James McClendon, Editor-in-Chief
On Oct.7 an audio recording was leaked to the Washington Post. The recording was of a lewd and objectifying conversation between Presidential candidate Donald Trump and Billy Bush, who was recently dismissed from his role as the host of the “Today” show.
Trump released a statement the same day the tape came out. The statement was half apology and half “it’s not a big deal.”
“This was locker room banter, a private conversation that took place many years ago. Bill Clinton has said far worse to me on the golf course – not even close. I apologize if anyone was offended,” Trump said.
Men’s lacrosse assistant coach, Sean Behan said that he had never been in locker rooms where words like that were spoken.
“I don’t agree with that being compared to locker room talk,” Behan said. “It shows the type of personality he has.”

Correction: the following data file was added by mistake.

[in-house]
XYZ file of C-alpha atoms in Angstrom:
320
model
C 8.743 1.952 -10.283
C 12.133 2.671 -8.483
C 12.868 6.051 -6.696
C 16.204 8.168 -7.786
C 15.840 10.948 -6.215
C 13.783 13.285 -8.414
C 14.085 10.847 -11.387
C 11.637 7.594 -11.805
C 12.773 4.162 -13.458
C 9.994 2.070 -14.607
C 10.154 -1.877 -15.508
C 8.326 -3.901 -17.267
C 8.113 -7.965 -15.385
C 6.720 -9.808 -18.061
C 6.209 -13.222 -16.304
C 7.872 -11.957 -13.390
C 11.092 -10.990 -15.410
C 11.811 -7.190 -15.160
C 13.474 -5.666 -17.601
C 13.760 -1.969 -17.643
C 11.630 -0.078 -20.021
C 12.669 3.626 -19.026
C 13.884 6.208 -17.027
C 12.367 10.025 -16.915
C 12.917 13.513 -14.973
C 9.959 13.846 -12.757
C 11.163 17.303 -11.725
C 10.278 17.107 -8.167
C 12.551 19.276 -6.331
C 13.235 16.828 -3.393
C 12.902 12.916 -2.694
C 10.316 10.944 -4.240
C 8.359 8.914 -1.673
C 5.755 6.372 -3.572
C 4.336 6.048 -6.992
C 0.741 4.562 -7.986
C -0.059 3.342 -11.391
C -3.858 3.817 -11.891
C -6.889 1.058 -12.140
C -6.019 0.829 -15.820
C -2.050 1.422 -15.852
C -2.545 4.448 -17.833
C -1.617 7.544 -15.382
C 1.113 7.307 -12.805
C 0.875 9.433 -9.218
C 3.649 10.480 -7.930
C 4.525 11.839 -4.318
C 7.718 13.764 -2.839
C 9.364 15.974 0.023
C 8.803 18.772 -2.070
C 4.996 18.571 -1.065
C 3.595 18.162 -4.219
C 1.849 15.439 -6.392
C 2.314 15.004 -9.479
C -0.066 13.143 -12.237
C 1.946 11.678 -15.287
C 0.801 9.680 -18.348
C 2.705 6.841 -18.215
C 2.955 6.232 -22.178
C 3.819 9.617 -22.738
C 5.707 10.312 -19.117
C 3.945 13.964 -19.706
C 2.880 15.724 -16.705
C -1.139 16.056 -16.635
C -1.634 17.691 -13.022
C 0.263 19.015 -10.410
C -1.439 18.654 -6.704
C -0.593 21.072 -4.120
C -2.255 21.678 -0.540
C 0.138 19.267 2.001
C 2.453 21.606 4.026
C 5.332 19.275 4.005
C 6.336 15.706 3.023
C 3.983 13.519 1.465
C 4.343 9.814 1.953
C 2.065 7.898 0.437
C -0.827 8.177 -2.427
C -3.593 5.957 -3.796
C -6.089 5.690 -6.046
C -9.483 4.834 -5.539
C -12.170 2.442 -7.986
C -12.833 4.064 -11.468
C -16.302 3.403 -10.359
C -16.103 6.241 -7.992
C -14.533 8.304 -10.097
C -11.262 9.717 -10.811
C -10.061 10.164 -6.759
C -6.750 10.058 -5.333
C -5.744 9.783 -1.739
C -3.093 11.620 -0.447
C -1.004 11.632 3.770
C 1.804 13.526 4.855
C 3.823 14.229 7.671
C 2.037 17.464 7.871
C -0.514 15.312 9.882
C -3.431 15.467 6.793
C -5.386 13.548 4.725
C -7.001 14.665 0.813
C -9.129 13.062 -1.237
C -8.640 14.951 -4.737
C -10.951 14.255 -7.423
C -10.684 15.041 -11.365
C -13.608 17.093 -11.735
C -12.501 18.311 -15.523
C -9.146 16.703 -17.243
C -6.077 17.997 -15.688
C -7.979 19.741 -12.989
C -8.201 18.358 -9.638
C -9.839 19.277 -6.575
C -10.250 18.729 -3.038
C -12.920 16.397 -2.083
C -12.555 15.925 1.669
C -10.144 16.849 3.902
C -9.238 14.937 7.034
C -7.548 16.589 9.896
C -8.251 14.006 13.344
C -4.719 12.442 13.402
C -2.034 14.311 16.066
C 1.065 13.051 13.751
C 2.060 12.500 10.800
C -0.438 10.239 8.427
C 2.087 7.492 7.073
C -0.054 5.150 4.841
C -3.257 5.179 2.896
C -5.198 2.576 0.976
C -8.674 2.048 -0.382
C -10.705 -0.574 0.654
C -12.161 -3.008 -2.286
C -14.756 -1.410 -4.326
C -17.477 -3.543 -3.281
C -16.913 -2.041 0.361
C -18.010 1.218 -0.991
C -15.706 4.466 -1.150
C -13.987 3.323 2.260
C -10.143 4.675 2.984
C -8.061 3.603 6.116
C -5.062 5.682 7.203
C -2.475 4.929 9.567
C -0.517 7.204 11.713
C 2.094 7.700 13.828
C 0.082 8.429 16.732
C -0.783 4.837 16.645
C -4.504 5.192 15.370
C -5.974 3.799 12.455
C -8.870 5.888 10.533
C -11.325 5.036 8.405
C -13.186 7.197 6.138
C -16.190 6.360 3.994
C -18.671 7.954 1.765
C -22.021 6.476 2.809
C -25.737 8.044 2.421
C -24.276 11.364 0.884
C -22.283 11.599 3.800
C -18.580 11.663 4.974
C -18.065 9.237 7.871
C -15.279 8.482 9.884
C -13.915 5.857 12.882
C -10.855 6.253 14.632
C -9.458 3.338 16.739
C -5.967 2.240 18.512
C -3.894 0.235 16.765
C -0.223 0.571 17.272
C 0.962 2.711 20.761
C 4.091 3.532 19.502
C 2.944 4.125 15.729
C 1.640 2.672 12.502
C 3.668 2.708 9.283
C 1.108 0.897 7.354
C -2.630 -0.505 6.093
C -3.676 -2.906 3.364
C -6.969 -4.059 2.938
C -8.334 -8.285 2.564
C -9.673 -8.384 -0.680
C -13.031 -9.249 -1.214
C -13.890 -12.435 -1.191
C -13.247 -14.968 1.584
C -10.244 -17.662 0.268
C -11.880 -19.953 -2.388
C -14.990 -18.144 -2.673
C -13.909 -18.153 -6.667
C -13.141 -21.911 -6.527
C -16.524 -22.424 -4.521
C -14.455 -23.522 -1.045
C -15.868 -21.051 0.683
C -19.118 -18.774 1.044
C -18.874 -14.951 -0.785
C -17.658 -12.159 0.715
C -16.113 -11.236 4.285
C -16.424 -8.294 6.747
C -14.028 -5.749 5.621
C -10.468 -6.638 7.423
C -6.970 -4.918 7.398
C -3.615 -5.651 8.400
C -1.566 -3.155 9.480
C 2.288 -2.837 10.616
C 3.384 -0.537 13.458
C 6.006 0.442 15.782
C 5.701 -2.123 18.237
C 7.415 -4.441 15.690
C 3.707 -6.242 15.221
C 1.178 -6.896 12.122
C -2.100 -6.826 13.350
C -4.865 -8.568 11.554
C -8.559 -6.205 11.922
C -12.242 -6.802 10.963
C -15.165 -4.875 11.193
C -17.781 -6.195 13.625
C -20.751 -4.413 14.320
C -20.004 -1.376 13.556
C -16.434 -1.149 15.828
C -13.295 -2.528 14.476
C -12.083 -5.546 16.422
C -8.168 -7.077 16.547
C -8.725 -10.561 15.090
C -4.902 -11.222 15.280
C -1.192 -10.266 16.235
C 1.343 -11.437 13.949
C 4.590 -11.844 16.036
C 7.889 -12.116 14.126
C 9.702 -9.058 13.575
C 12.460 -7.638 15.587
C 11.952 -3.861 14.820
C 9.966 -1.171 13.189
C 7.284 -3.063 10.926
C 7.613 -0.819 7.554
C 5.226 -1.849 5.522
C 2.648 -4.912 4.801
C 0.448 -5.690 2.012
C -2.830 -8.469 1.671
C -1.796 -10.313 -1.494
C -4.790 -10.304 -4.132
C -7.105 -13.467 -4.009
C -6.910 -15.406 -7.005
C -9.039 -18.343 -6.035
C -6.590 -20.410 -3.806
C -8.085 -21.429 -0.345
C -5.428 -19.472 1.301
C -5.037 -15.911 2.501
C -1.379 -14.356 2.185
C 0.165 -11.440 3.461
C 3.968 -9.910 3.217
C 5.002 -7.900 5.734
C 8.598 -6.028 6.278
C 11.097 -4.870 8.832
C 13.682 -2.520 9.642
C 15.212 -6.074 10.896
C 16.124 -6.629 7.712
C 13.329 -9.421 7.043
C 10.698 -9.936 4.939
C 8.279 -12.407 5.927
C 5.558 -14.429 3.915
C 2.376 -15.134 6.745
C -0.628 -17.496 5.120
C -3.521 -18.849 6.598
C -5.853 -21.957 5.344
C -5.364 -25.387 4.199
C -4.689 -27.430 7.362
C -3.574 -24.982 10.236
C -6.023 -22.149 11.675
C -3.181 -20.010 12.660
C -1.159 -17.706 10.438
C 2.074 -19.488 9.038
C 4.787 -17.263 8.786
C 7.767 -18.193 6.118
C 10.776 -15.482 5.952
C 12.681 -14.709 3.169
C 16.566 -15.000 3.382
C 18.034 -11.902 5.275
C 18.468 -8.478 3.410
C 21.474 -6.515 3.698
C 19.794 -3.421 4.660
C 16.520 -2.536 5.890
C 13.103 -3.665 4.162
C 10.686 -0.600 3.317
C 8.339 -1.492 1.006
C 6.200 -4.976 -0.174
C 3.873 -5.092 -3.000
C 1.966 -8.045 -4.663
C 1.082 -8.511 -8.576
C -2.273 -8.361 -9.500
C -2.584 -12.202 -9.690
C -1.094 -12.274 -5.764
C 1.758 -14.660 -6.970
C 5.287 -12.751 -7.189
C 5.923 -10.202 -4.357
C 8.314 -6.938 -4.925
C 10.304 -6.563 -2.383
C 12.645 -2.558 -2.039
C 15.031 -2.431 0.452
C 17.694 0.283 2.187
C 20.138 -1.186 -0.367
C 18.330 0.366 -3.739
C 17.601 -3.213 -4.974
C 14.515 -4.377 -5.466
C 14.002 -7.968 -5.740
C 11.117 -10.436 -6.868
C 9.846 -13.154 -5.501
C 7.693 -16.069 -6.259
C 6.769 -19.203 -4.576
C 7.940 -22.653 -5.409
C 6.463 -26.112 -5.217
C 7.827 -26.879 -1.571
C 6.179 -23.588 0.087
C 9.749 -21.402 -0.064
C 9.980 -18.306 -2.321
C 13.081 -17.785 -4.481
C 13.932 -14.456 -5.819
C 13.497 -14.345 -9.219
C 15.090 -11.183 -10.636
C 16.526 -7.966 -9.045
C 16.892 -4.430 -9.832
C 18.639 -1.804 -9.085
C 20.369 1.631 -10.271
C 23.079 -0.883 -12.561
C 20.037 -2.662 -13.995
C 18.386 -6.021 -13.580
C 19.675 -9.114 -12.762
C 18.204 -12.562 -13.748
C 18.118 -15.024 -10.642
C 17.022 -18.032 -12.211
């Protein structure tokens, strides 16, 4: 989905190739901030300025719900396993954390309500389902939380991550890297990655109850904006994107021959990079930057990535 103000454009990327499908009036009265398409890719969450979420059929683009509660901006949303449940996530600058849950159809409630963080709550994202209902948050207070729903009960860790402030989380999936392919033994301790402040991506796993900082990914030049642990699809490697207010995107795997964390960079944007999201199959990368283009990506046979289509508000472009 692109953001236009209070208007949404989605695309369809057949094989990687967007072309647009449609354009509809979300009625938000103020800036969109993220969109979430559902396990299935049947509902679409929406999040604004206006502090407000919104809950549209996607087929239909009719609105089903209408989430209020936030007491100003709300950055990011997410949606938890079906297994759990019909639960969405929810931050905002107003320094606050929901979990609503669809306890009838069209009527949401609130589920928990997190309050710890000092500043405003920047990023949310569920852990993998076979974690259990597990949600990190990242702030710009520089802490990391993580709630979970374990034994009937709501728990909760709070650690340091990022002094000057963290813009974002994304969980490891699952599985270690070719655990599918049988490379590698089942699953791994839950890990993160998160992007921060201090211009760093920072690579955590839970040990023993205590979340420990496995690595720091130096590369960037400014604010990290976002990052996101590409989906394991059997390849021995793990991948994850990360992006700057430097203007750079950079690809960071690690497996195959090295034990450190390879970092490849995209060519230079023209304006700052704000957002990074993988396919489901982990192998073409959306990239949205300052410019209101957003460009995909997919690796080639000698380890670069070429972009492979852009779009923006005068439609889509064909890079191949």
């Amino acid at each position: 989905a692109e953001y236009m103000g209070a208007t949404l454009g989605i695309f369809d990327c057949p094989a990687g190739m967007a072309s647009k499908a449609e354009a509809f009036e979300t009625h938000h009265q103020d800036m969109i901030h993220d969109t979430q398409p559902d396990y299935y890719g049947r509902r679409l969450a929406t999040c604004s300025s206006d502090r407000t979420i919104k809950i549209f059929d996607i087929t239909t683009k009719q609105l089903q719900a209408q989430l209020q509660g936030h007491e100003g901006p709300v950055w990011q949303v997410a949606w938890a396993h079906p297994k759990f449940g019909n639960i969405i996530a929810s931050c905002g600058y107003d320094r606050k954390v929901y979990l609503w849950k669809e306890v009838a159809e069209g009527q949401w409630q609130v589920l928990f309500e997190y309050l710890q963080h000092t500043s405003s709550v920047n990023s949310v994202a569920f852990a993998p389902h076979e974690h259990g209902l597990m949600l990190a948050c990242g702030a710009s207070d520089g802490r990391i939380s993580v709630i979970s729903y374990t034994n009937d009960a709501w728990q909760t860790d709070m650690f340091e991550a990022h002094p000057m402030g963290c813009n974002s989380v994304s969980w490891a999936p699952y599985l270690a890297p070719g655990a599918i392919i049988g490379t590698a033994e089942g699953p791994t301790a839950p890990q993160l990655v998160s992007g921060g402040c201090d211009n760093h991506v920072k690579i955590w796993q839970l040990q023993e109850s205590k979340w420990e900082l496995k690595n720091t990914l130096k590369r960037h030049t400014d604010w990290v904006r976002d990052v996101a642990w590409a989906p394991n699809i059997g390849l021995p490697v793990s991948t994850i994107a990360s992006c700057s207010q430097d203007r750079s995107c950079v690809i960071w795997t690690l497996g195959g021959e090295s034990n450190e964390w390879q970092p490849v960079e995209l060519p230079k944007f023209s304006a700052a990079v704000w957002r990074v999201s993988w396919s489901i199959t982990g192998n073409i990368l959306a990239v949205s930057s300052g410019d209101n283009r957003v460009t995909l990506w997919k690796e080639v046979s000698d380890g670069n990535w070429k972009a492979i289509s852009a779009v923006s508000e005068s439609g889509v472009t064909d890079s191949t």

For many athletes the locker room is a sacred place shared with teammates and coaches. It is an important part of the athletic experience and it was clear that Trump was attempting to whitewash his earlier statements.
“For me sports builds character and for him to downplay what we do is a little insulting,” Behan said.
Many professional athletes have taken offense to Trump equating any of his vulgar language to what goes on in their locker rooms.
NBA champion Lebron James is one such athlete who objects to Trumps claims that the talk was just locker room banter. James also recently gave his personal endorsement to Trump’s opponent, Hillary Clinton.
NFL quarterback Tom Brady had shown that he publicly supported Trump when a “Make America Great” hat was seen hanging in his locker before the recording was leaked.
At a press conference last week, Brady was asked if he felt that Trump’s comments were simply locker room talk and he did not respond. He simply left the podium. He later said that he wanted to avoid becoming a distraction for the team.
Professional athletes have a platform to express their opinions and beliefs and now that many of them are taking political stances, they introduce a new audience to the political landscape.